Re: YG speaker review in Sphile
Thank you for letting me into your forum! I am grateful that you are giving me the opportunity to join and contribute to the discussion.
After reading your post regarding our speakers, I thought it would be appropriate that I reply in person, so as to explain a bit better various key points about our Anat Reference II Professional loudspeakers. I will, with your permission, address your comments one by one:
REG wrote: "the designer seems to live in some sort of old world in which on axis flatness is a difficult goal"
I must respectfully correct you: we never merely talk about on-axis response. When we mention frequency response, we always refer to the whole combination of amplitude, phase, dispersion and lack of diffraction. Our goal is to allow the speaker to not only measure flat in a lab, but also "perform flat" in a room. For instance, please refer to our Stereophile ad titled "Reason #1" (published in May, June and November of 2008). There, we show how our proprietary crossover topology allows for all of the following: flat on-axis response, near-zero relative phase-shift between drivers, and uniform dispersion (off-axis response). For verification, please compare with JA's off-axis measurements, which were also highly uniform.
REG wrote: "rather poor distortion performance of the related model"
You mention the distortion measurement in SoundStage, of a previous-generation speaker that we used to manufacture. I would definitely like to address your concern. If you agree, I would like to first send you another measurement by an independent lab, which sheds some clearer light on the subject, by providing a more comprehensive breakdown. Unfortunately, I do not have reprint rights to this article, and am not permitted to publish it online, so I would like to e-mail it to you personally before we discuss the issue over the pages of this forum. I am sure that once you see this more detailed graph, you would gain a better insight into our design philosophy. Let me assure you that distortion is not an issue with our speakers, but if you have any concerns after looking at the graph, I will be happy to address them.
REG wrote: "The YG is also very touchy about vertical position"
Please let me point out something which can easily be missed when glossing over the Stereophile review: when JA publishes vertical dispersion graphs, he usually does so across a fairly narrow window of 10 degrees above and below axis. In the rare case that a speaker has no anomalies in that range, JA goes for a wider window of 45 degrees. This was the case with our speaker. Of course, JA's measurements accurately show that at 20 degrees above and below axis, we have deviations. However, these are at such an extreme angle, that they have no audible consequences. I would also encourage you to look at the in-room measurement published by JA, which is highly linear throughout the same frequency range.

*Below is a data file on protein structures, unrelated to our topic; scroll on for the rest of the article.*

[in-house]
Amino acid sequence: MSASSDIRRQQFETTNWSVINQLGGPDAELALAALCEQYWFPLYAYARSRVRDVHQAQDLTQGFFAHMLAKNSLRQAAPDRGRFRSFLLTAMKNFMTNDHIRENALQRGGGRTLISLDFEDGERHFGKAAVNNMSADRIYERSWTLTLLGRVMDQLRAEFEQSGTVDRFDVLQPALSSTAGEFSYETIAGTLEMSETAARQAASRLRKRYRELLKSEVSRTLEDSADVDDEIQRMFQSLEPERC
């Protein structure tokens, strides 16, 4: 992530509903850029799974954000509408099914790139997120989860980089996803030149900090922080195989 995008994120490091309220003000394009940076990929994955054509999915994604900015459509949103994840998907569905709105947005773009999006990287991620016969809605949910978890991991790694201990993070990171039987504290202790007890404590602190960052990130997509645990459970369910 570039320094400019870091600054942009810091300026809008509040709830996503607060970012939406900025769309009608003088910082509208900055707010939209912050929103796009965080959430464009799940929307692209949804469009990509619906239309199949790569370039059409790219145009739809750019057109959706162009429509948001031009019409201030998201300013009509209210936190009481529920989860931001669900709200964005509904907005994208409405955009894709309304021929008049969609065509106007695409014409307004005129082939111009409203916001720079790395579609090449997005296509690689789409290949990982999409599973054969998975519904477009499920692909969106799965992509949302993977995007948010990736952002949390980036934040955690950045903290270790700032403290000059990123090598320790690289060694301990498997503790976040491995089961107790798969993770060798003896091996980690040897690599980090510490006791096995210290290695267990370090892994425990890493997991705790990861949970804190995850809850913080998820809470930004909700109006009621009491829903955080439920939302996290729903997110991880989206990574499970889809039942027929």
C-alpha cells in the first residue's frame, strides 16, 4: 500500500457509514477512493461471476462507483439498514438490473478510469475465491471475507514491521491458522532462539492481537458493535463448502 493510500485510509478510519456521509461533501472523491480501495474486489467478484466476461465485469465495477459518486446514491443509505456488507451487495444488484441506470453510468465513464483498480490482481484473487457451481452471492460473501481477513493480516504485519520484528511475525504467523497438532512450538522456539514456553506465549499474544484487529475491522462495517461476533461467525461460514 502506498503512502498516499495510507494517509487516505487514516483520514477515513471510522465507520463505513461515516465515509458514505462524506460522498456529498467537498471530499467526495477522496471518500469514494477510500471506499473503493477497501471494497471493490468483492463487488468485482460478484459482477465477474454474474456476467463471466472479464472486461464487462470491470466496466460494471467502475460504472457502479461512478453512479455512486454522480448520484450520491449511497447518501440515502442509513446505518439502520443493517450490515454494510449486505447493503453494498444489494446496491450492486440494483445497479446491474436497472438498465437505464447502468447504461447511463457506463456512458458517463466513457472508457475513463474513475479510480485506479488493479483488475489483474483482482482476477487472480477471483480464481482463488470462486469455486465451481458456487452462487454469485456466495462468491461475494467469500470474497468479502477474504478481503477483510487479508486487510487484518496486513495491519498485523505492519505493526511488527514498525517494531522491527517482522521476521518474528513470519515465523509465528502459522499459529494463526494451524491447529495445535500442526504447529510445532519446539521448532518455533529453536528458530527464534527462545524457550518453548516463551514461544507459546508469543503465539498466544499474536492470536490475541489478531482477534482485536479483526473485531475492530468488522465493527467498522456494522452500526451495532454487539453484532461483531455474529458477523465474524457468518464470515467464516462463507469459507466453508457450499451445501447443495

REG wrote: "box speaker with seemingly nonexotic drivers"
I understand that to some extent, a cone or dome driver in a box may be viewed as ordinary. Let me use this podium to explain a bit about our drivers: our proprietary tweeter and subwoofer drivers are made in-house, using Scan-Speak Illuminator and Revelator magnets respectively. They are the best drivers that I have measured throughout my career so far; Scan-Speak's engineers, with whom I cooperate closely on our driver designs, concur.
REG wrote: "no particularly apparently inventive ideas involved"
Could you please explain how you draw this conclusion? A lot of years' work has gone into each and every part of the design, including things which are not externally apparent, such as crossovers. We have even won an award by Israel 's Ministry of Industry back when I still had a research lab there, for technological innovation. I have to say that I am puzzled by this remark.
REG wrote: "One really wonders what people think they are paying for"
We understand that our products are expensive, but their price is justified by the cost of the materials, labor and research that go into their production. May I take this opportunity to invite you to be my VIP guest at the factory, and experience first-hand what goes into the manufacturing and development of our speakers? You will have the opportunity to see our in-house CNC milling capabilities, our robotic precision-grinding equipment, the clean-room environment which spans the entire assembly area, etc.